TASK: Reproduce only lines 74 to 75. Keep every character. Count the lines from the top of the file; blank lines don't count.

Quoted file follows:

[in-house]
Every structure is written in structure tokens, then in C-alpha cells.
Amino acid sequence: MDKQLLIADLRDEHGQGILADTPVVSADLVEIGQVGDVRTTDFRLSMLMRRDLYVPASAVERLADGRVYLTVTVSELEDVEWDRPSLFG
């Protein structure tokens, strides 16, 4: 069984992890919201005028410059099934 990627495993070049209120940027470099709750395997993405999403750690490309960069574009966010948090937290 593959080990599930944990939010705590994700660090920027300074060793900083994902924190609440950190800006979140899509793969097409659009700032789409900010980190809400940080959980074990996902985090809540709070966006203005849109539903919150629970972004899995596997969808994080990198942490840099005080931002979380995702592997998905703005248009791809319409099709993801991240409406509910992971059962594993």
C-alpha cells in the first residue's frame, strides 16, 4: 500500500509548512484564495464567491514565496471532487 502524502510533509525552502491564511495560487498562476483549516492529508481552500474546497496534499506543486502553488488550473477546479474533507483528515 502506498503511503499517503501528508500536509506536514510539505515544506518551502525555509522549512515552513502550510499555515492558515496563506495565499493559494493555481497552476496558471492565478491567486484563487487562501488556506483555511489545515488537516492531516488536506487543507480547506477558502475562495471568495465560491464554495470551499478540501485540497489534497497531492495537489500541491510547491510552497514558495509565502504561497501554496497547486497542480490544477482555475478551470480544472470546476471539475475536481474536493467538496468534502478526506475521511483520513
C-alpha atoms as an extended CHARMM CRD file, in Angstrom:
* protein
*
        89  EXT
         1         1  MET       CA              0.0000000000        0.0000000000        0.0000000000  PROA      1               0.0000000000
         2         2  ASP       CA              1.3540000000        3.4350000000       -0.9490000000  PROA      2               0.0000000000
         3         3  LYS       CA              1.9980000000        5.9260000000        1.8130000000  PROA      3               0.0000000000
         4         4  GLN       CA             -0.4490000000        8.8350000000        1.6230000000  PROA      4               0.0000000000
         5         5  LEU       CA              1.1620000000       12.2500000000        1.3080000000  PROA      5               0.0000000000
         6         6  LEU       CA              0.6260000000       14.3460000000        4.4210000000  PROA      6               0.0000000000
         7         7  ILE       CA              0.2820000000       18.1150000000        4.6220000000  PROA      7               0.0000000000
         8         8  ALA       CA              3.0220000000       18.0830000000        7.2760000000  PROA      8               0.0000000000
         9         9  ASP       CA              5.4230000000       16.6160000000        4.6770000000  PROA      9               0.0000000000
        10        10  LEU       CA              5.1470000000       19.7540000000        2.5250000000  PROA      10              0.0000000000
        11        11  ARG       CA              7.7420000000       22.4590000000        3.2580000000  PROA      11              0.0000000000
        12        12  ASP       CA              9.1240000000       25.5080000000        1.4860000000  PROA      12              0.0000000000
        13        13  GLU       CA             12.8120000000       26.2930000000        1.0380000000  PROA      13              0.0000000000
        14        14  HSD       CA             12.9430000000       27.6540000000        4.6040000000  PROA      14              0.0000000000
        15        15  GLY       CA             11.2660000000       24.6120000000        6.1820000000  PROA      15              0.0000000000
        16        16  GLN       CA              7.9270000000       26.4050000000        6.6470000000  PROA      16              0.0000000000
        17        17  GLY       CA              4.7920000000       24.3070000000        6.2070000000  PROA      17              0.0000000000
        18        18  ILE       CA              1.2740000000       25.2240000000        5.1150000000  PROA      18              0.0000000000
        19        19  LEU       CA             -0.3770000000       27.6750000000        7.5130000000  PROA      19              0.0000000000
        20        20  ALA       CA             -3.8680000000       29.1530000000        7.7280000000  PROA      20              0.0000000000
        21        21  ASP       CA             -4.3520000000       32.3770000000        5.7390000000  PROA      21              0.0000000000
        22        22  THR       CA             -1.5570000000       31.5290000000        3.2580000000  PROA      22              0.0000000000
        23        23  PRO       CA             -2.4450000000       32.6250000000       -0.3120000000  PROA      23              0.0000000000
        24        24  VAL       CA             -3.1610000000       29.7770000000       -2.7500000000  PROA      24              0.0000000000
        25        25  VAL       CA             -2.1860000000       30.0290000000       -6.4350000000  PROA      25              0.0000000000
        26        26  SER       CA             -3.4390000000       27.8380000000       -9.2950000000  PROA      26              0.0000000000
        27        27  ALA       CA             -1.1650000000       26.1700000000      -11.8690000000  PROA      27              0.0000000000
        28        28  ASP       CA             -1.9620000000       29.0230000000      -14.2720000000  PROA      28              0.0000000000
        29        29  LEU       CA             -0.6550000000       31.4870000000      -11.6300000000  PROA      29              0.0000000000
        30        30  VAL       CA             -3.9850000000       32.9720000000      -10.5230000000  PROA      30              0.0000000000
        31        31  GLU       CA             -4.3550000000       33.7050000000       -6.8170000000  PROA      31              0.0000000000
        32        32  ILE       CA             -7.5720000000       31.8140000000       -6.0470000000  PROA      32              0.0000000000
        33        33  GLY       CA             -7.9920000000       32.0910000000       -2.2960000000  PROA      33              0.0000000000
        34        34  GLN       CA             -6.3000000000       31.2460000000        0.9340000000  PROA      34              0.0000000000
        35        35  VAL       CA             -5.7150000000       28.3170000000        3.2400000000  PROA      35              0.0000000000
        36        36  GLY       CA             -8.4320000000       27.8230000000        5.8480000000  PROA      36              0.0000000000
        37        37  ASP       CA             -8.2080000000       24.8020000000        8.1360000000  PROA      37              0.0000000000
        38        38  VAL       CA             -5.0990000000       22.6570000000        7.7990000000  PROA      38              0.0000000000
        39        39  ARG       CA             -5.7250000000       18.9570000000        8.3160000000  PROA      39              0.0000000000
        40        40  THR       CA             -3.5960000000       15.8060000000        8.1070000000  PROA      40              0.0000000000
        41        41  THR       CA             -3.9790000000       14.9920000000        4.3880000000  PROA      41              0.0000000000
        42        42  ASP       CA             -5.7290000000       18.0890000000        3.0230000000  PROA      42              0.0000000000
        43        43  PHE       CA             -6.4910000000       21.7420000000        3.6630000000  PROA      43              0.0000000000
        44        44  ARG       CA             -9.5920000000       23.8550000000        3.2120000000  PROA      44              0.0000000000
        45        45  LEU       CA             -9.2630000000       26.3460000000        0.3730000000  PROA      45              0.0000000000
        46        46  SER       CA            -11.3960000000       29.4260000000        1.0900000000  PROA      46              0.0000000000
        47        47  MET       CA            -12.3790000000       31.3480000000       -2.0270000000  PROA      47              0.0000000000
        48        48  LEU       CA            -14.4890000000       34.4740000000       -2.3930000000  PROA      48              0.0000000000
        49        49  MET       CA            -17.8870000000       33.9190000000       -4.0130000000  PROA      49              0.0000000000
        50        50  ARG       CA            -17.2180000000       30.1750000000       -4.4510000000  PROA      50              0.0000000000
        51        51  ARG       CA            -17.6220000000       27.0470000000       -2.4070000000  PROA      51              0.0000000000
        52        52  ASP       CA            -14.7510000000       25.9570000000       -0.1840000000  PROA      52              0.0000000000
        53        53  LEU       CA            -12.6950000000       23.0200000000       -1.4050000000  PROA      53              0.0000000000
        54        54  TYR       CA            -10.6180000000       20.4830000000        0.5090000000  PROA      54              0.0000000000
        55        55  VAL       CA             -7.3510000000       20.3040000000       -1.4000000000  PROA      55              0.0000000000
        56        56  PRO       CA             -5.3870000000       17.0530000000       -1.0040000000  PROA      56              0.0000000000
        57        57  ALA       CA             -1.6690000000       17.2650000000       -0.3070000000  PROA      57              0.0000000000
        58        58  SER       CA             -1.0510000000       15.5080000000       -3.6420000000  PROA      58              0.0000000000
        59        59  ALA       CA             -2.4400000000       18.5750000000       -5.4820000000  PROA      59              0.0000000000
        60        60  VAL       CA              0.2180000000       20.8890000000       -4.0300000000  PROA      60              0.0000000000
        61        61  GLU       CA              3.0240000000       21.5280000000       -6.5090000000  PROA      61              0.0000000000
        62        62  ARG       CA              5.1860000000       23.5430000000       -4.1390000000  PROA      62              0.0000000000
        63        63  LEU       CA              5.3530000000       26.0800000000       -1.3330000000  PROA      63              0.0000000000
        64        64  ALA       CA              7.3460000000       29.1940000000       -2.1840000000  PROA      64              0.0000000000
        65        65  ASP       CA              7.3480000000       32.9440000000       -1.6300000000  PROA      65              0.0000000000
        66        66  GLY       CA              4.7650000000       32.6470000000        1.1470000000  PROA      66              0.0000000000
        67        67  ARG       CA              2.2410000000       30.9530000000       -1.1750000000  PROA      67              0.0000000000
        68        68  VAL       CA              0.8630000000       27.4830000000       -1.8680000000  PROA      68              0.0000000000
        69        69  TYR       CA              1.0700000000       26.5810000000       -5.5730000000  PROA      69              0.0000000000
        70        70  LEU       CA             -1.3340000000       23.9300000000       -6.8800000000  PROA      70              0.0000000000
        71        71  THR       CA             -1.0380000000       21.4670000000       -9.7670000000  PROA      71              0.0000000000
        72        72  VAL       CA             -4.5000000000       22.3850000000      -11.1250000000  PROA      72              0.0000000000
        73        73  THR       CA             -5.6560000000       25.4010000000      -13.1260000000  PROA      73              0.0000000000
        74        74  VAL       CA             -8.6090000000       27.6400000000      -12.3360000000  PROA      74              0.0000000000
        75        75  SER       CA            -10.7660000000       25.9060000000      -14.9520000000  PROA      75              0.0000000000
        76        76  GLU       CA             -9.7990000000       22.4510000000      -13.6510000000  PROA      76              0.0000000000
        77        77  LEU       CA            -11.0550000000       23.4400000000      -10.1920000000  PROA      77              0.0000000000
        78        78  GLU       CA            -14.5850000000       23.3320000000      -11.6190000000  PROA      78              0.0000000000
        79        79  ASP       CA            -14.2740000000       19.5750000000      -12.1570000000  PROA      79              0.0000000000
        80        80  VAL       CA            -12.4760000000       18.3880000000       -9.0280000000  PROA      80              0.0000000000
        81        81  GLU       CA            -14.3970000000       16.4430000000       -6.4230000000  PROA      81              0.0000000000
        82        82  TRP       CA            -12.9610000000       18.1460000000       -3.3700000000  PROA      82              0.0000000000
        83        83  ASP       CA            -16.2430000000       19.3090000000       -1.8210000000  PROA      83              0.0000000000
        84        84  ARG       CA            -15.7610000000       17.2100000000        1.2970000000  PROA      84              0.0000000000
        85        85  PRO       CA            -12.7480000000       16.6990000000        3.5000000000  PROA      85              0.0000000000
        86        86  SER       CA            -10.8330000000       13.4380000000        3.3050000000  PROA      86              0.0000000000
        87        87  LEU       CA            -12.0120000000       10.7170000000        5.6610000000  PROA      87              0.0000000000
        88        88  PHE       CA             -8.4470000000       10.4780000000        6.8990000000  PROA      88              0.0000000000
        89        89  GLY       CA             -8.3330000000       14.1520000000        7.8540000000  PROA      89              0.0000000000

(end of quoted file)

        65        65  ASP       CA              7.3480000000       32.9440000000       -1.6300000000  PROA      65              0.0000000000
        66        66  GLY       CA              4.7650000000       32.6470000000        1.1470000000  PROA      66              0.0000000000